Parks, Sidewalks, and Juveniles

In the two readings, “The Uses of Sidewalks: Assimilating Children: by Jane Jacobs and “A Participation Cook Book” by Ray Lorenzo an interesting dynamic exists. Jacobs explains in depth about how certain city configurations will produce an juvenile reaction out of children. Specifically she argues, with her empirical studies, that cities dominated by parks are far more likely to suffer from resulting negative events then as those dominated by the sidewalk. The logic behind this is simple and is a concept she continues to go back to, there is a tangible surveillance that exists as a result of the high number of people in the city. There is almost a sense of randomness about it due to the fact that the concept requires somebody to be, “looking out the window” or “passing by” however since there are so many people populating a city somebody is always “looking out a window” or “driving by.” The children know this and there behavior changes as a result.

Lorenzo’s piece seems to address a next level question of Jane Jacobs work: Since parks are beautiful spaces, are there things we can do to keep children playing in them as if they were city streets? (Perhaps this was not the original intent of the article however it has an interesting application to explore). Lorenzo argues that in order for a productive interaction to take place all members of the group need to have a synchronized concept of the activities concept of participation. As a result there are effective ways of teaching groups and individuals how to go about executing activities in an effective manner. Therefore if you can teach enough children effective ways of executing a specific activity, via strategies of participation, then that activity should in theory be absent from juvenile actions. If everybody in the group knows how to play the game and finds it fun then they will play the game as opposed to explore all other facets associated with being away from parental authority. It is essentially fighting the war of juvenility through the construction of a positive and more interesting activity.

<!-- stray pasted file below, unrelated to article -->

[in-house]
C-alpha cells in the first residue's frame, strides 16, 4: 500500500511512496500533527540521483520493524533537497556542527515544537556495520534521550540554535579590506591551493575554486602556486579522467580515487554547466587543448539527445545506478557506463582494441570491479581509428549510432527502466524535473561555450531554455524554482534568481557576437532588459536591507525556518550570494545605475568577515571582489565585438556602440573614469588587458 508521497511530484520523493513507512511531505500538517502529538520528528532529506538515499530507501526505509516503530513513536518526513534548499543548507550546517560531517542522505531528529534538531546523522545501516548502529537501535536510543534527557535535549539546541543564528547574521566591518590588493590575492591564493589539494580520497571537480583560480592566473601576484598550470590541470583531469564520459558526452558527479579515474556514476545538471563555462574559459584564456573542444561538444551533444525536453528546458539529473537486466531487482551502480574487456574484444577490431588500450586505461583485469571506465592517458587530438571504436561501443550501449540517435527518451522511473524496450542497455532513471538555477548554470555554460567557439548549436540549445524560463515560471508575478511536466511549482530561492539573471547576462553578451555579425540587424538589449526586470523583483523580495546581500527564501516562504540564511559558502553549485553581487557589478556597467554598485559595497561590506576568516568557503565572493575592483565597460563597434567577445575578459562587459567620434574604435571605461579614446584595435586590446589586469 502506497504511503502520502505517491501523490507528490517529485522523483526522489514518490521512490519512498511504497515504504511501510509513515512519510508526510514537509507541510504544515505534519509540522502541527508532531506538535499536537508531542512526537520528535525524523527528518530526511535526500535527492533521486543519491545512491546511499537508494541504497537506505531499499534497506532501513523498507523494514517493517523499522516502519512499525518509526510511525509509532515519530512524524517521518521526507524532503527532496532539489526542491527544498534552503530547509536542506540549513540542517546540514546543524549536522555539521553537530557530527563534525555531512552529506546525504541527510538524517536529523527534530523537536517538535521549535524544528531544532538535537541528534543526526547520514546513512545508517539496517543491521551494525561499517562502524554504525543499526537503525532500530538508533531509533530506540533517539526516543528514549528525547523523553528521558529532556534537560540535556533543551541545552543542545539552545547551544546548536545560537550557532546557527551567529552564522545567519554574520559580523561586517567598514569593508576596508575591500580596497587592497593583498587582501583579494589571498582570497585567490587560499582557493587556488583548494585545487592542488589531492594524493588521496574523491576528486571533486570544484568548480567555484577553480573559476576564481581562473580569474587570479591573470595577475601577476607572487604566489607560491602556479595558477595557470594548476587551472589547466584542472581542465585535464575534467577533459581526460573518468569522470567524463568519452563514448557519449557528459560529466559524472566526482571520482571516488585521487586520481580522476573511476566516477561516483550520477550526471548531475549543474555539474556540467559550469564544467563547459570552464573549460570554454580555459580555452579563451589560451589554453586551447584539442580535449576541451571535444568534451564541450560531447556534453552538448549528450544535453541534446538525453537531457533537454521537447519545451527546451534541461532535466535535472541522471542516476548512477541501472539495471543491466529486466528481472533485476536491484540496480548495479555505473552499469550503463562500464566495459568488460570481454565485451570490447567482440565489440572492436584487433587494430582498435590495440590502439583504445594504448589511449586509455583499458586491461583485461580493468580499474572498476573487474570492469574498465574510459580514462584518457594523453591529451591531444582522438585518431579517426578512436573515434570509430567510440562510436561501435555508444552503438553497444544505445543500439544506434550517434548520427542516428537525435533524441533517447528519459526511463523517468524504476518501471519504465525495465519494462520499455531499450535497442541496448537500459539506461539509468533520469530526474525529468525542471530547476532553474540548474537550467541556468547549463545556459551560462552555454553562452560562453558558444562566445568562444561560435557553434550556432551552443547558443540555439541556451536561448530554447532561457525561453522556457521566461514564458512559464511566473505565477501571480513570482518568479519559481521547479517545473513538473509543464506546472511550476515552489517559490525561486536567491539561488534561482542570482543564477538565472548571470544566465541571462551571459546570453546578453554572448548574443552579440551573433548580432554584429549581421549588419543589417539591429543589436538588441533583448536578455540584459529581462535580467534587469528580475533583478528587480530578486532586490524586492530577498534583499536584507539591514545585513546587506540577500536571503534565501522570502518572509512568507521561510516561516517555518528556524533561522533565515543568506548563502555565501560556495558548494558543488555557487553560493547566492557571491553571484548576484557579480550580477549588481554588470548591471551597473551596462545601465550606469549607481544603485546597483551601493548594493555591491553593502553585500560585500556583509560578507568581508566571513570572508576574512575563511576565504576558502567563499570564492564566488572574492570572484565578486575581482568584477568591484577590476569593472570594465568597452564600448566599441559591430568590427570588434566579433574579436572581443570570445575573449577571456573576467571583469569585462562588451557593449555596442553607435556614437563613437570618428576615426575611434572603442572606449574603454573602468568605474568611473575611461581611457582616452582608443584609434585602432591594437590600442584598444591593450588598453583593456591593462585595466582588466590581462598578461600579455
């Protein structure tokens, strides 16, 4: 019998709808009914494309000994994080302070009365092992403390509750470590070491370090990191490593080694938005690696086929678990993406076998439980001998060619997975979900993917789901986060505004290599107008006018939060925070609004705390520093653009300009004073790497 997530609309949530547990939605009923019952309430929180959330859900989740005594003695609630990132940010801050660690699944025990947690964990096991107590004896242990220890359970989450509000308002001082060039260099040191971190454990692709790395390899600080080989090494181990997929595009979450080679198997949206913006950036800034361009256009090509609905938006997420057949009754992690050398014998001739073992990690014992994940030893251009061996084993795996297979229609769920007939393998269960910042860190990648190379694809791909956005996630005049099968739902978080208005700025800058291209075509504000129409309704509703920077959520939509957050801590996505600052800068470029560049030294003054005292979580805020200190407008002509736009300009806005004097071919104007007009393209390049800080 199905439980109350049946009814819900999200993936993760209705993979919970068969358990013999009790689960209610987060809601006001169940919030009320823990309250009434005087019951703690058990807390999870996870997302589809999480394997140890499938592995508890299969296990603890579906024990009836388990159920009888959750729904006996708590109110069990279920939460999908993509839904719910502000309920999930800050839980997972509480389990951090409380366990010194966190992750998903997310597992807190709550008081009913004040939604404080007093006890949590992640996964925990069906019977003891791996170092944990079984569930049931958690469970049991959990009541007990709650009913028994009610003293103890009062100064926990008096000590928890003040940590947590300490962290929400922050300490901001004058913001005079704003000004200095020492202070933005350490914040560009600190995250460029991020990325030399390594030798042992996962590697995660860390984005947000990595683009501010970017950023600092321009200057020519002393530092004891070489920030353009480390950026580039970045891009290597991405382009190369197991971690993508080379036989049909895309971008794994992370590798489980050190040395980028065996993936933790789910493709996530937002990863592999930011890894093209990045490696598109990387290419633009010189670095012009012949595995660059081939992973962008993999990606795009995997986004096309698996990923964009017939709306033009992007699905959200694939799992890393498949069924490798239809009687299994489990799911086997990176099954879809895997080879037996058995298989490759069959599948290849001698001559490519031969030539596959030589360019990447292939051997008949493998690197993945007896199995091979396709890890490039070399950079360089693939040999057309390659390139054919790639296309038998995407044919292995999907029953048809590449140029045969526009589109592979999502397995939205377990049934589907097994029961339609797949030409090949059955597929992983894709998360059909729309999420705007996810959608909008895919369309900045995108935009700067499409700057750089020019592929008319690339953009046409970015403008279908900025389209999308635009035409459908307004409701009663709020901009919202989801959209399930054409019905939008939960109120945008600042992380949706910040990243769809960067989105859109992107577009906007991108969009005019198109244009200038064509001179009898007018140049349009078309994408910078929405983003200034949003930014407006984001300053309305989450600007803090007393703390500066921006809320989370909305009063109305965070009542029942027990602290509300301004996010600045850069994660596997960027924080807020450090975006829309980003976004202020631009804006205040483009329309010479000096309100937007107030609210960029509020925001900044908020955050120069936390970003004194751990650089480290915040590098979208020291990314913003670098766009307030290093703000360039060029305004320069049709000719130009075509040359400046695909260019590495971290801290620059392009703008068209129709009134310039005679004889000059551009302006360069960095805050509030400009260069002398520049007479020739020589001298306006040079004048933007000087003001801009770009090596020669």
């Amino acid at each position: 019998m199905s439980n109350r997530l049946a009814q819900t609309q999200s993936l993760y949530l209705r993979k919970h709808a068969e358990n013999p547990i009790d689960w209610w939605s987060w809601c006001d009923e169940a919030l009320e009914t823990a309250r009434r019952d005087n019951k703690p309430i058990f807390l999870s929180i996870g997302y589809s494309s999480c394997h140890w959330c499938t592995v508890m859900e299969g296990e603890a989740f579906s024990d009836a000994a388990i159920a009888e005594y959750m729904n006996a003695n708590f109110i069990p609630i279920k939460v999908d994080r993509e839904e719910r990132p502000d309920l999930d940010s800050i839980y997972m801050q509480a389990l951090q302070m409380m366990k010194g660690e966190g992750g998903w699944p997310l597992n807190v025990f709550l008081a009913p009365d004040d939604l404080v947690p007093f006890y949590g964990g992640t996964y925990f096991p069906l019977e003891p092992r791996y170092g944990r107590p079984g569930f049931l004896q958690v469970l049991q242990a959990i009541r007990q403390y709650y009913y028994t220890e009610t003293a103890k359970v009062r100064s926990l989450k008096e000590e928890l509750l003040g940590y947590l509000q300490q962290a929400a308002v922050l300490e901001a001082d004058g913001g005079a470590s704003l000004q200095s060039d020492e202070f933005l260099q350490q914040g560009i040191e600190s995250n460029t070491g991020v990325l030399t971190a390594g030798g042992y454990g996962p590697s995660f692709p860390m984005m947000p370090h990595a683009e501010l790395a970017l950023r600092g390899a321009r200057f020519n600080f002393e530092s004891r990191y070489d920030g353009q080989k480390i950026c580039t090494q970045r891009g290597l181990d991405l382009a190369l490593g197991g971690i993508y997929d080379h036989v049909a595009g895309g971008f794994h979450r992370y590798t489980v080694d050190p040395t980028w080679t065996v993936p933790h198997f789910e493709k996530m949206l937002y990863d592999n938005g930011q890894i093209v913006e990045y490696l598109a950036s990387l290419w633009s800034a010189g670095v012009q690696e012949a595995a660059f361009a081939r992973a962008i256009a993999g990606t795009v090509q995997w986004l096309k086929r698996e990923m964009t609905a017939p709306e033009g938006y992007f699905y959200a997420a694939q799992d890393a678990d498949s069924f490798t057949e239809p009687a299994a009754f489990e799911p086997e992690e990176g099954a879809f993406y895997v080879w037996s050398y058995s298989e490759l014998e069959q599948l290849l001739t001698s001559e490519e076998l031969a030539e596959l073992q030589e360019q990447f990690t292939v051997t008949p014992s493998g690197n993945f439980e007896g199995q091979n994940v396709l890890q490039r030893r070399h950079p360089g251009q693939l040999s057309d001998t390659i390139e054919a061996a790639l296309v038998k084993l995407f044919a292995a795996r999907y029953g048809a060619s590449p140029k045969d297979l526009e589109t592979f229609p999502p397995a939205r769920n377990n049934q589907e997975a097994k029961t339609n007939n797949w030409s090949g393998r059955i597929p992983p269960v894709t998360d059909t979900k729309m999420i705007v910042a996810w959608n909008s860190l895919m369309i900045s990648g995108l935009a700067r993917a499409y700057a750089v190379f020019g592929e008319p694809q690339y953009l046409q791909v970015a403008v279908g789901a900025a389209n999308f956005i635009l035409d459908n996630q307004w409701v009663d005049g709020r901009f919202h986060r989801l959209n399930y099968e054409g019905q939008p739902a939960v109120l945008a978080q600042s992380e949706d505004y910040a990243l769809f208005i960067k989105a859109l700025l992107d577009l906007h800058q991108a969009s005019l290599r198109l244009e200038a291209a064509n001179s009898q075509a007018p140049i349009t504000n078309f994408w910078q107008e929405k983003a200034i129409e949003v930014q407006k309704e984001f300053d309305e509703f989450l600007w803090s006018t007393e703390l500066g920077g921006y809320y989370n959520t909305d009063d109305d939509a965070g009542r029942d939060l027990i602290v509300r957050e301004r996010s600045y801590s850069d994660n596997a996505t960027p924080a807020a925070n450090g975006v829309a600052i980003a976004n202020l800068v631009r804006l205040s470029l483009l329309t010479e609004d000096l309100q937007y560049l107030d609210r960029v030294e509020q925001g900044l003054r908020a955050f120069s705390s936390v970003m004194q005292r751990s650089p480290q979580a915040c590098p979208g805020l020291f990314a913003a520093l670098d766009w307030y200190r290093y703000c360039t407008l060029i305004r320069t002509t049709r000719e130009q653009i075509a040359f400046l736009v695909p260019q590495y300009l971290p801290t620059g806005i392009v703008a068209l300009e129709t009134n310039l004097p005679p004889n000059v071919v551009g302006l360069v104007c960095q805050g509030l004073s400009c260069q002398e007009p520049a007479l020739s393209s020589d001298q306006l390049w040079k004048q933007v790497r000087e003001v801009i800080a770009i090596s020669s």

Both of these readings can be applied to what we are doing as a class. Lorenzo outlined specific fundamental elements that are integral to the continued success of a project. Jane Jacobs described the unfortunate circumstances that surround the worst-case scenarios of said projects and the importance of using the city surveillance to our advantage to protect the children.

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